Friday, April 29, 2005

IKEA Adventure

I was in the neighborhood, it was lunch-time and there were a few small items I wanted to pick-up. I hadn't been to IKEA for several months, and an hour spent there would be a nice break.

As I carried my plate of meat balls and boiled potatoes, with gravy and lingonberry jam, through the lunchroom, I was surprised to see Pastor Bill with two of his parishoners, Emma and Franklin. We greeted each other, then I proceeded to a table in the corner, removed my food from the tray and propped up the book I'd brought along. Suddenly Pastor Bill was at my elbow. "I didn't mean to ignore you. Why don't you come over to our table and join us?"

"Well," I answered, "I brought a book to read."

"Yes," he mused, "it would be hard to read with Emma at the table." Emma is a short, talkative women in her eighties, now bent over with arthritis and carrying a cane. Franklin is a pale, reserved man in his early nineties, slight and still spry, but carrying a cane, too, a white one. They have been long-time members of Pastor Bill's parish, and strong supporters of the church.

We frequently run into Pastor Bill with Emma and Franklin. I don't think Emma drives, and since Franklin lost his sight, they've walked long distances to various community events, the halt leading the blind. They've succeed in staying active and in touch with what's going on. But as Emma's arthritis has become more debilitating, Pastor B. has taken on what he calls his "pastoral ministry" by driving them places and doing things for them. He is, in a way, taking the place of the child they never had. Pastor B., in his early sixties, is the right age to be a son of Emma and Franklin. But you would not mistake him for their biological son because Pastor B. is very tall and powerfully built, with a smiling red face and an exuberant personality.

After lunch, my path crossed several times with the threesome. Pastor B. is just in the process of moving from an apartment into a house. Emma and Franklin are preparing to move from a house into a very small apartment in a senior citizen's complex. Pastor B. explained that he was picking up a few things for his new house. "But," he complained, "we haven't been able to find a convertable sofa-bed for Franklin. There are only futons and they're too hard to handle."

"I have a nice convertable I bought at IKEA a couple years ago," I replied. "But items at IKEA do tend to come and go. Let me look in the sofa department and see if I can spot something."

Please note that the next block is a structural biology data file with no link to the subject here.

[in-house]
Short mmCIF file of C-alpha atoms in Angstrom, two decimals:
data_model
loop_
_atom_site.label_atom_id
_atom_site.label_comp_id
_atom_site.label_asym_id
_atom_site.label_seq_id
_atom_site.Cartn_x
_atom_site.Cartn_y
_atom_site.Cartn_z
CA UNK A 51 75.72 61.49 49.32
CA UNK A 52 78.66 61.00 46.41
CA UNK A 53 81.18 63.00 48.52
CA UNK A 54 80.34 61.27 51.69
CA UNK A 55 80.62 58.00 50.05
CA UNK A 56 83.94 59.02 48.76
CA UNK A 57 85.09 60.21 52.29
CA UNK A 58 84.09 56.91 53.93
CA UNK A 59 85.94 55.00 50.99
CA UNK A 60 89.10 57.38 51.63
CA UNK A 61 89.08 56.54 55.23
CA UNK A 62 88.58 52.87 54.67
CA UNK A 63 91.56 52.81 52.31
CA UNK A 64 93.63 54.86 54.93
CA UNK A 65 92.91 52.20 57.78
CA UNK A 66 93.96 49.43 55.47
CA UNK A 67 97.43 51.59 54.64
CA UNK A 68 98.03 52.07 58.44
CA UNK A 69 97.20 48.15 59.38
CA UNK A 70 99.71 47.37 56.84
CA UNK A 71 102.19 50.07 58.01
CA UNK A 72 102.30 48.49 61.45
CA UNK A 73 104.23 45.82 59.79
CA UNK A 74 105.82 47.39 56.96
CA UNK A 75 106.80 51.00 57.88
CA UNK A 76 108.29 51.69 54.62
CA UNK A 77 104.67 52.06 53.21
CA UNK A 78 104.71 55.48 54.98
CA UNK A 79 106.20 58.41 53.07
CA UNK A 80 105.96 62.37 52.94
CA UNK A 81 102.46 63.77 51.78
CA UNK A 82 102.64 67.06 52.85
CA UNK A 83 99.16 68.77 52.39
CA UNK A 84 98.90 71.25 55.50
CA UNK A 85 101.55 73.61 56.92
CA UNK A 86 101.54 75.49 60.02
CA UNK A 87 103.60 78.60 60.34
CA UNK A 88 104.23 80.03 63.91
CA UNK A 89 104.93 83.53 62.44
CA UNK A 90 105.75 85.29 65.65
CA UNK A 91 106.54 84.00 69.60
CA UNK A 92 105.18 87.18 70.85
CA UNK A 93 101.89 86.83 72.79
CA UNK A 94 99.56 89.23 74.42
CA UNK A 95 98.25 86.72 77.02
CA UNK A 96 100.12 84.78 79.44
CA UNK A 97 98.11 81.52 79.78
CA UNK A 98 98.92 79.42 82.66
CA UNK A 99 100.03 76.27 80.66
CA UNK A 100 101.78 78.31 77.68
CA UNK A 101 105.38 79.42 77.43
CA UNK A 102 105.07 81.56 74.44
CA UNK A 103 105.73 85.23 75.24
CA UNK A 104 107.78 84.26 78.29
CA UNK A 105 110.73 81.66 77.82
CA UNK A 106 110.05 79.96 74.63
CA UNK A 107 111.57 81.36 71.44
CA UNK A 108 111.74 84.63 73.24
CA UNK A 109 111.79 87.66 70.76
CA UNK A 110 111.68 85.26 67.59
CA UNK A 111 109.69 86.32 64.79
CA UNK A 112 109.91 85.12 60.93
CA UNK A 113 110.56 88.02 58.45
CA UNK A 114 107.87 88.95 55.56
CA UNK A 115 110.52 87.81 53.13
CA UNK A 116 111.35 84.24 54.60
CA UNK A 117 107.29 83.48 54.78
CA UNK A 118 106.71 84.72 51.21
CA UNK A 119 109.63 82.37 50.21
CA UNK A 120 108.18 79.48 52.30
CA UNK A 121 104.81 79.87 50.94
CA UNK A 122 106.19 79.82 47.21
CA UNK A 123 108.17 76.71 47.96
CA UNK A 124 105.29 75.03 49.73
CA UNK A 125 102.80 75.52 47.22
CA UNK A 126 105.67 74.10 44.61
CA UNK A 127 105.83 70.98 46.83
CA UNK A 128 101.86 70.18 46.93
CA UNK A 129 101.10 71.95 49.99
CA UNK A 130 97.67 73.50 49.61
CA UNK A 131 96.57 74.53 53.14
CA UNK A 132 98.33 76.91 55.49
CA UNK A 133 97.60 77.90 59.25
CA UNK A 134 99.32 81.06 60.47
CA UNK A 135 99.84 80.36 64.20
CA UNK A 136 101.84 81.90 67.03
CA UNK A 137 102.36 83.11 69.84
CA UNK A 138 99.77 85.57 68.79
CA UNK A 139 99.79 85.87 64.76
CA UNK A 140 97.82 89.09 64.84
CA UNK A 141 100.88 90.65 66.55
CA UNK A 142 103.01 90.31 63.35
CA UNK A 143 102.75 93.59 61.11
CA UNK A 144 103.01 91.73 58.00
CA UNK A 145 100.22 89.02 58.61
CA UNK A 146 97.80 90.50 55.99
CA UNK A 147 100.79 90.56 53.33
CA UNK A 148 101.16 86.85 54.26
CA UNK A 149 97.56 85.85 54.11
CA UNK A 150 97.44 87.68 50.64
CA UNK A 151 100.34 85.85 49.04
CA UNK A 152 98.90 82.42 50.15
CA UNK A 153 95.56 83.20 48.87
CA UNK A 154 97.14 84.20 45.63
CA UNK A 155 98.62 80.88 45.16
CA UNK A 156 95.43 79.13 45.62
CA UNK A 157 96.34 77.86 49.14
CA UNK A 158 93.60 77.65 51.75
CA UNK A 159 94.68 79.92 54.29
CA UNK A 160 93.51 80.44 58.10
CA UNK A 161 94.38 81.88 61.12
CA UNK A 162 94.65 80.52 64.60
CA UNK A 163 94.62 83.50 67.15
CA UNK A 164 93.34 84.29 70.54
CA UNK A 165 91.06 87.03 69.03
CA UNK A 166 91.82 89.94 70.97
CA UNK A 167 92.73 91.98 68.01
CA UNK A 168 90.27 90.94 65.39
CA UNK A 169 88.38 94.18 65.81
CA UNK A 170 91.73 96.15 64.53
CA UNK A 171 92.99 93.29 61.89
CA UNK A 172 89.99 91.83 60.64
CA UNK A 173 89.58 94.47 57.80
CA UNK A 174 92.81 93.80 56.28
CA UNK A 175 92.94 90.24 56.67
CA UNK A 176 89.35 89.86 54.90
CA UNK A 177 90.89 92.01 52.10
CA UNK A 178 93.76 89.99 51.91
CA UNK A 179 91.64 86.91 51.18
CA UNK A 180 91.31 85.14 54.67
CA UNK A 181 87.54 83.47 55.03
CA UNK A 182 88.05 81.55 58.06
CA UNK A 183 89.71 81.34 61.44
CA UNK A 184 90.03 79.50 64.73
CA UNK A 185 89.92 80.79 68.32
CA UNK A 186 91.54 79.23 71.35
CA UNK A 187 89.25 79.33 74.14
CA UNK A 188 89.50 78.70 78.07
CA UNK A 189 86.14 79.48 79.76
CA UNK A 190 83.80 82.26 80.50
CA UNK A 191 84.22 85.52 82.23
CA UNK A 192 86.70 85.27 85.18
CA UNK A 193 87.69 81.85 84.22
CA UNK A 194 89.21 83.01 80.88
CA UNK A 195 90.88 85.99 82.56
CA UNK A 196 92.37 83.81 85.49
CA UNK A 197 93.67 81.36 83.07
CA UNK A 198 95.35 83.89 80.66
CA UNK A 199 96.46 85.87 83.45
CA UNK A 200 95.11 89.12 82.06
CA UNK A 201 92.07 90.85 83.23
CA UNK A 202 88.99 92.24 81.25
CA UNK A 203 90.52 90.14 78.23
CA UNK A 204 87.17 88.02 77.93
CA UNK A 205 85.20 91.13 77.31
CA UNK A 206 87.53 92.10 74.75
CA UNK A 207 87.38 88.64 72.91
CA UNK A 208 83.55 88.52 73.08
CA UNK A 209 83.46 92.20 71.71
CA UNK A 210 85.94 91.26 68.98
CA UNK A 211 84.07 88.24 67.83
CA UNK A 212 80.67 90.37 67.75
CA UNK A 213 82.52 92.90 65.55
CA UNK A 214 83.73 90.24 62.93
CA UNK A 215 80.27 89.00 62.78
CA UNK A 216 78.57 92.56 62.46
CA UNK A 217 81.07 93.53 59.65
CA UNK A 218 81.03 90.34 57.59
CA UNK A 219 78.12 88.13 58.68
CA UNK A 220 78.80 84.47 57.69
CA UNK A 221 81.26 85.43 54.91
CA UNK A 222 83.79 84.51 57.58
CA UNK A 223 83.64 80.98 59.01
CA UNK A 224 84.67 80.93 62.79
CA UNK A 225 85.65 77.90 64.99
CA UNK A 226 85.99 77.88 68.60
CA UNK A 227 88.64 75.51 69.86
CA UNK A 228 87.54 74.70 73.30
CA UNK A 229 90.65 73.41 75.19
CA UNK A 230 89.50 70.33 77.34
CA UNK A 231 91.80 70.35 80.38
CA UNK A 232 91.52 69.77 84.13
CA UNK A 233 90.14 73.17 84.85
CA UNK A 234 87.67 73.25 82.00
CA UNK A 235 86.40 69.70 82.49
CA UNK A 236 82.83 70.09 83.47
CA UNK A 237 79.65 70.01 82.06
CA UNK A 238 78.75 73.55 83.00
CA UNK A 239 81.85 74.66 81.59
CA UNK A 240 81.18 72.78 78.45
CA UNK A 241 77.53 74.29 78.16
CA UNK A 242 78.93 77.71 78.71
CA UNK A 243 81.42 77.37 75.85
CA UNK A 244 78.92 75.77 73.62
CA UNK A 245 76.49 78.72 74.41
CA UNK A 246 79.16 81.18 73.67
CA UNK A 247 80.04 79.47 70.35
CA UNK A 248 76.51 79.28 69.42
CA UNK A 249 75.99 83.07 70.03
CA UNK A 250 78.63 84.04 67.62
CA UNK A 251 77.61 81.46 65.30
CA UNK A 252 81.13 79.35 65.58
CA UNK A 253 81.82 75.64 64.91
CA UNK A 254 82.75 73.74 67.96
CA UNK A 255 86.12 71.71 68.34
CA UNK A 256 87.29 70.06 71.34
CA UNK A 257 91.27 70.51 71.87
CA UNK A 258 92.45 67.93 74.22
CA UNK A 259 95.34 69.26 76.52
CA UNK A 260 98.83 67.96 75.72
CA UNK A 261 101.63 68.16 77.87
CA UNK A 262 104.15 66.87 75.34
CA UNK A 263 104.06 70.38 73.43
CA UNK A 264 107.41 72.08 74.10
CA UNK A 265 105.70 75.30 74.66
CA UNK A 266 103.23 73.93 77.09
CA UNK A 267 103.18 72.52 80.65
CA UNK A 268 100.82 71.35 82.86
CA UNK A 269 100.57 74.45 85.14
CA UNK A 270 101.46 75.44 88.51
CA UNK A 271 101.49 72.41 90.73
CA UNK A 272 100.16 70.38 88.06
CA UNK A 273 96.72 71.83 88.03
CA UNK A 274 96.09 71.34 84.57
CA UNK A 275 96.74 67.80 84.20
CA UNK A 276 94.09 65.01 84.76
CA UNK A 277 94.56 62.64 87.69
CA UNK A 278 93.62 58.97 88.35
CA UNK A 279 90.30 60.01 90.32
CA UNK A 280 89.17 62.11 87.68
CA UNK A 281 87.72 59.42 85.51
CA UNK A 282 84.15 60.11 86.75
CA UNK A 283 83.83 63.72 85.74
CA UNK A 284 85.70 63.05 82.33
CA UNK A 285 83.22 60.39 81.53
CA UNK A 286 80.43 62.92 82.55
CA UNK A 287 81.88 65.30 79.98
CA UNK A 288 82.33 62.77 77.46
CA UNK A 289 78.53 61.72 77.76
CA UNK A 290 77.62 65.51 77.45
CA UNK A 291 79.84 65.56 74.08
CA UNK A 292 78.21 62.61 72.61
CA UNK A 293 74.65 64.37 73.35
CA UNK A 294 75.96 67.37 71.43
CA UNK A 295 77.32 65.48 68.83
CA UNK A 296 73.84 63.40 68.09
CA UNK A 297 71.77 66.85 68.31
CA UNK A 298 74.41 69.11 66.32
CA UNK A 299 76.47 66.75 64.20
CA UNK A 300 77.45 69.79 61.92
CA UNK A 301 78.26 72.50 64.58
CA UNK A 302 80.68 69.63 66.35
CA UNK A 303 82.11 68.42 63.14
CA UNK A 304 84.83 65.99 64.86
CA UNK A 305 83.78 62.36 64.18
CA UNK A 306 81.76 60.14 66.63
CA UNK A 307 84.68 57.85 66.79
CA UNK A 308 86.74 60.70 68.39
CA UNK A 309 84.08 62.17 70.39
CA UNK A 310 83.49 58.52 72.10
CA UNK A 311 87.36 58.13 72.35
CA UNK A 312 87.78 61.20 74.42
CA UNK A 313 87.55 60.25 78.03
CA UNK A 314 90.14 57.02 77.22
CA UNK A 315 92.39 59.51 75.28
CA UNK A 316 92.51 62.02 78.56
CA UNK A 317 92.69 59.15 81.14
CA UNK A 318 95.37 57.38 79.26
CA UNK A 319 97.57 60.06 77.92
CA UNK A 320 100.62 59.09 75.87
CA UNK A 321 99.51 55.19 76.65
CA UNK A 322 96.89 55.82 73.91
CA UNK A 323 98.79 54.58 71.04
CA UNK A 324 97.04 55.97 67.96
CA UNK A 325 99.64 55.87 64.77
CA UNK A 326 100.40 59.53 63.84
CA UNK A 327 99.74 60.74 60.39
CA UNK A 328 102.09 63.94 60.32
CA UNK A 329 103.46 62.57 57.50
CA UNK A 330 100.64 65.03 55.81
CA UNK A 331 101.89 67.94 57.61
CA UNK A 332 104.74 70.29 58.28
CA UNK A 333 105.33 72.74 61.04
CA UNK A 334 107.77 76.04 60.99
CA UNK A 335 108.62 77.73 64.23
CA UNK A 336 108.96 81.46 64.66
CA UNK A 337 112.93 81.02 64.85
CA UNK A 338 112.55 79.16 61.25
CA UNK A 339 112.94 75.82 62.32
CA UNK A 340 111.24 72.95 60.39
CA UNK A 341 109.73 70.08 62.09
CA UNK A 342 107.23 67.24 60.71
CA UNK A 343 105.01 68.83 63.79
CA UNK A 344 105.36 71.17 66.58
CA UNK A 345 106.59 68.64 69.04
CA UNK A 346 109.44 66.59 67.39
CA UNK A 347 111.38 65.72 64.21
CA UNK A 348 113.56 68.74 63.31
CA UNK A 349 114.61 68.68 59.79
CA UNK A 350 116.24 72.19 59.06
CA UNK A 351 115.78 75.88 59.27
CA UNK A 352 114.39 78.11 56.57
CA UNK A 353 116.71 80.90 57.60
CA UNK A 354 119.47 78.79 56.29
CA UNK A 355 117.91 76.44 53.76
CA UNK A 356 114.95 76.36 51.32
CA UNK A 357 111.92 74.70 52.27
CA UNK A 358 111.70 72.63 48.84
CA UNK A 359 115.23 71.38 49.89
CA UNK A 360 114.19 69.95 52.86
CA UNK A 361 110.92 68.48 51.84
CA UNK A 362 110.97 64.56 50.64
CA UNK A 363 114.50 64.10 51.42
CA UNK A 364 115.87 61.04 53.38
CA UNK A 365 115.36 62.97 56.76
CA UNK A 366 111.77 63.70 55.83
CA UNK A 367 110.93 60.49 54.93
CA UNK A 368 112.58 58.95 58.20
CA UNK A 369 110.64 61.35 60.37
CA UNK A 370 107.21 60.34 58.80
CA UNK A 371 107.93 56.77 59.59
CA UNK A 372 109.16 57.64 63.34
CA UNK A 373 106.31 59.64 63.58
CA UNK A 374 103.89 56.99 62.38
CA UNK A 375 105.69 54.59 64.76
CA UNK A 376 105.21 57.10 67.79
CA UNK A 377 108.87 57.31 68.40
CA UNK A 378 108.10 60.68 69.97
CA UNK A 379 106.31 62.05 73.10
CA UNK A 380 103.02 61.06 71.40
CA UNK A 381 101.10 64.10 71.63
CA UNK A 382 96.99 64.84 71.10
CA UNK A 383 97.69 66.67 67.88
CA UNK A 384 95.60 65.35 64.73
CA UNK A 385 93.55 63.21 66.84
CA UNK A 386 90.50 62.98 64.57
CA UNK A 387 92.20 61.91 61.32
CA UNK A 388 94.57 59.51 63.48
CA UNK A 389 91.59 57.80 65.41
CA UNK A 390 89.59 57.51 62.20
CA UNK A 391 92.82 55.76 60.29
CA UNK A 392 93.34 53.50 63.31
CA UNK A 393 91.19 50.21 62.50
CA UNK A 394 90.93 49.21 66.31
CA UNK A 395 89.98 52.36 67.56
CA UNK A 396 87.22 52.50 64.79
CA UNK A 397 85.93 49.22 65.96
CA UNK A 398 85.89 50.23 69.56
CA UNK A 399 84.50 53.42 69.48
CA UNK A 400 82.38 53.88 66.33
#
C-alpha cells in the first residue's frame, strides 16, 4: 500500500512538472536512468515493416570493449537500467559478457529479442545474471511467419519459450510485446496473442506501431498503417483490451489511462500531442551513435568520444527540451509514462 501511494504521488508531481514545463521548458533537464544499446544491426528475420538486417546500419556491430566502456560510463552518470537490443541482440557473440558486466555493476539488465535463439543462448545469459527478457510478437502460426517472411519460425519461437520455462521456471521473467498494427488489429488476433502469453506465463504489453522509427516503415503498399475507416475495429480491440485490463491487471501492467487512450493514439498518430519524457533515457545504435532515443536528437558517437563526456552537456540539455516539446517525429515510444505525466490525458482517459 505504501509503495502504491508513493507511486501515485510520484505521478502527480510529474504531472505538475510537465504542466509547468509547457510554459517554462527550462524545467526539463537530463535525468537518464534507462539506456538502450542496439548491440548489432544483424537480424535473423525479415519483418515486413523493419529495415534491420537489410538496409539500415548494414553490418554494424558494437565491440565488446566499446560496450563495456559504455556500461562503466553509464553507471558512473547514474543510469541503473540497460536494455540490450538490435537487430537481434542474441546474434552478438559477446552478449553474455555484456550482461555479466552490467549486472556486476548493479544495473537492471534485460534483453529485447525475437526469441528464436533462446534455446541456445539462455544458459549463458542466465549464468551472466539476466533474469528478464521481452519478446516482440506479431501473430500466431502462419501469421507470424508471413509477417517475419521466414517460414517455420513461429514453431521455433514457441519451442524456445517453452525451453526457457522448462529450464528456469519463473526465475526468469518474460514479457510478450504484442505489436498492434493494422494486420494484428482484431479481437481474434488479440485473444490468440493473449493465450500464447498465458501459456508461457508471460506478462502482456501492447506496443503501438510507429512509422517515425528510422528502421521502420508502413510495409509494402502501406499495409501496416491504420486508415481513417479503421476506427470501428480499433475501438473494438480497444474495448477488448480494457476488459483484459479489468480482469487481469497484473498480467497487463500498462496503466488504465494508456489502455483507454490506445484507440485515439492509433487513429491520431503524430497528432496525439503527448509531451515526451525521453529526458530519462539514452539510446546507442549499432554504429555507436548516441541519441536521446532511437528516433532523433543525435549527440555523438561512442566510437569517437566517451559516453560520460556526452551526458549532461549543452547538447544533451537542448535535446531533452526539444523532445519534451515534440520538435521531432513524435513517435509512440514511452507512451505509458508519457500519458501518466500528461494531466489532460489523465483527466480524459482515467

We left Emma and Franklin on a bench in a children's play area and shortcutted across the serpentine route IKEA customers are normally led along. There were actually several convertable sofas, but Pastor B. may not have recognized them because most do not look like the old sofa-beds our parents bought in the 1950s. We found two that were definite possibilities: one modern-looking and very easy to convert, and one more traditional in styling, but a bit more complicated to convert. Pastor B. excitedly went to fetch Emma and Franklin, then he and I explained the features and draw-backs of each model.

I didn't stay long enough to learn what they finally decided, but the encounter left me with several things to think about. I admired an ageing couple's dignity and their determination to stay active and in touch with the world in spite of increasing physical disabilities. Franklin asked if the bedding would need to be taken off the sofa each morning, and we assured him it could stay in place, with a nice bedspread on top. Emma added, "Even though Franklin doesn't see, he makes the beds."

She confided that Franklin would soon be 91. I replied that my father was almost 92 and is OK physically. But his mind is not good. Emma said with quiet pride, "Franklin's mind is as it was in his youth."

I could see it was true. He didn't seem confused when several people were talking at once, and when we read parts of the furniture specification sheets to him, he processed the measurements quickly and repeated the size in equivalent terms.

And I pondered the meaning of "family". This unlikely trio --- a gently gossipy old lady, a reserved and scholarly old man, and a physically commanding and flamboyantly gay, middle-aged cleric, talking to each other in easy intimacy, like I would talk to my sister or my daughter.

"You know that nice bedspread you gave me? I can give it back if you want to use it on the sofa-bed."

"I have lots of twin-size sheets I don't need any more, if you'd like them."

I'll return to IKEA --- it's one of my favorite places to shop --- and I'll enjoy the visual stimulation of well-designed items, attractively displayed. But I probably won't be as enriched and morally stimulated as I was during this particular IKEA adventure. And I won't have quite as much fun!


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